It’s a good idea to get familiar with one or two search engines, and to use them whenever you need to search for information. Read the online help files, practice some of the suggested search techniques, and perhaps print out the list of available search options so that you have them with you when you are searching. This will help you feel more in control of your chosen search engine, and will enable you to carry out much more targeted searches.
Also, consider whether or not a search engine is the best tool for the job. There might be an internet subject gateway specialising in your subject area that could provide you with exactly the information you are looking for. For more on internet subject gateways, see Safari (http://www.open.ac.uk/safari/php_pages/s04t05p010000.php) or the information on your subject on the Library’s website (http://library.open.ac.uk/find/eresources/index.cfm)
Choose your search terms
Before you begin to search, think carefully about the words you are going to use to search (your ‘keywords’). Note them down, and then try to think of any alternative words that might be used to mean the same thing. For example, for ‘insomnia’, you could also use ‘sleep disorders’. If you are searching for something specific, try adding more keywords to limit your search. It is a good idea when using a search engine to use as many keywords as possible - think about what words you want to see in the websites you find, not necessarily what the subject is.
No search engine has indexed the entire web, and no two are the same. Different search engines will return different results for the same keyword searches. Use the search options that are available with your chosen search engine to limit your results to the most relevant resources. Look at the online help files to find out which options your search engine allows, and how you should use them e.g. you might be able to enter them directly into the search box, or the search engine might offer the option for you to select. Some common search options are listed below.
Use double quotation marks to enclose a phrase, e.g. “alternative medicine”. This will instruct a search engine to find web pages where your keywords occur together in exactly the order you have specified. This will limit your results, because you will only retrieve items where the words are next to each other. Otherwise, you will retrieve items where the words occur, but not necessarily together, so the sites may not be that relevant.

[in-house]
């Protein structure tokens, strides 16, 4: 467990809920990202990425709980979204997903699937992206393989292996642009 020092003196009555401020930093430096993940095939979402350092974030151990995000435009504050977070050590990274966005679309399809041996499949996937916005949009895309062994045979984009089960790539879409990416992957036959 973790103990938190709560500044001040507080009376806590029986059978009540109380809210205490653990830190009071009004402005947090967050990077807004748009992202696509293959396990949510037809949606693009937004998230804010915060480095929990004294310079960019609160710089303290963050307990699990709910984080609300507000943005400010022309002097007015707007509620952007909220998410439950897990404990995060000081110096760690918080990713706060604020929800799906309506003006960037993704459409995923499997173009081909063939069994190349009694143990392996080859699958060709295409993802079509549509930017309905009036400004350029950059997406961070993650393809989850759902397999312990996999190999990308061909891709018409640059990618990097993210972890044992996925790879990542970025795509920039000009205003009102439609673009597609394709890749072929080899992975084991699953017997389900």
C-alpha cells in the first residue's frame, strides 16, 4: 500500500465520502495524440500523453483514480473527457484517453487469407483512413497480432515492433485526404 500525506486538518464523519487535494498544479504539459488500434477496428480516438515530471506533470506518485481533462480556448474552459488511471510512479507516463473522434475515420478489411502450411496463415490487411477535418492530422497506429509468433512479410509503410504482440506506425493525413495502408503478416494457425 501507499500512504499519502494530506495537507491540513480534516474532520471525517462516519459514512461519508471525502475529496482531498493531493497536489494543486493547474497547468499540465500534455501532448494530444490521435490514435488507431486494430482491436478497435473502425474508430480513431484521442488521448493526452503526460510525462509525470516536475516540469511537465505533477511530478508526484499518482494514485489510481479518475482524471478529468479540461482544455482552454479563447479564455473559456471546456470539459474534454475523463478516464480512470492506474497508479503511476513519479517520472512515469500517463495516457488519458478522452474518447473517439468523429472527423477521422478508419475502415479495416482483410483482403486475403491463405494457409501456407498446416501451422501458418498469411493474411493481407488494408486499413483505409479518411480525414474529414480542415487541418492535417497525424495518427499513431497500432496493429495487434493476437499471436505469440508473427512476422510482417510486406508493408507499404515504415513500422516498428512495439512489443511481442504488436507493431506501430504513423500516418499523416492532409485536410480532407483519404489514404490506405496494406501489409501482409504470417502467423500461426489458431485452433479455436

Some search engines will ‘and’ your words automatically. Focus your search by using a plus sign (+) to combine search terms. The sign will instruct a search engine to only return web pages that feature both keywords. Be sure to place the sign directly before your keyword or phrase without leaving a space, e.g. +brunel +“great eastern” will only return web pages where ‘Brunel’ and ‘Great Eastern’ appear somewhere in the text, though not necessarily together or in the order you have specified. If you enter brunel +“great eastern”, a search engine will return pages where one or both search terms appear, but pages featuring both terms will be ranked higher in your search results.
Broaden your search by using OR (in capital letters) to find synonyms, related words or alternative spellings, e.g. ireland OR eire.
Limit your search by using a minus sign (-) to exclude a concept, issue or person. Place the sign directly before the keyword or phrase you want to exclude without leaving a space. The search engine will return pages that do not feature the specified word, name or phrase, e.g. “pop art” -warhol. Be careful with this one, as this search would exclude a site offering a comparison of Warhol’s pop art with that of other artists, which might actually be quite useful.
Truncation allows you to search for different endings to a particular word e.g. teach, teach–ers, teach-ing. Some search engines will automatically search for different forms of your word, whereas others require you to add a character to the end of the word e.g. teach*
UK-only web pages
Some search and meta search engines are set by default to return links to web pages located only in the UK, though often an option to search worldwide is also available. Use the advance search options to restrict your search to a specific location.
Look at the ‘advanced’ search screen on a search engine if there is one. Advanced search options may include limiting results to those with your search words in a specific part of the site e.g. in the URL, title etc.
Things to remember
There is no right or wrong way to carry out an internet search.
Experiment by adding and taking away words and trying the different techniques.
Keep an eye on the number of hits so that you can see whether you are getting more or less information, and assess the relevance of the hits at the top of your list.
Know when to stop searching. Setting yourself a time limit is sometimes a good idea if you are pressed for time.
Use some of the tips above to reduce a large number of search results.
1. Let’s say you want to find out about villa holidays in Spain, Costa del Sol, using Google (http://www.google.co.uk)
Type: Spain villa rental into the search box. How many hits do you get?
Alternatively, go to the Advanced Search screen. In the ‘all these words’ box, type villa rental. In the ‘this exact wording or phrase’ box, type Costa del Sol – how many hits do you get now?
2. Let’s say you want to find out what David Cameron has been doing as leader of the conservative party, using AltaVista (http://uk.altavista.com/)
Type: David Cameron into the search box. How many hits do you get?
Now try quotes: “David Cameron MP” Alternatively, go to the Advanced Search Screen. In the ‘exact phrase’ box, enter "David Cameron MP" and in the ‘all of these words’ box enter “leader conservative”. Limit your results to the last year. How many hits do you get?
Information Literacy Toolkit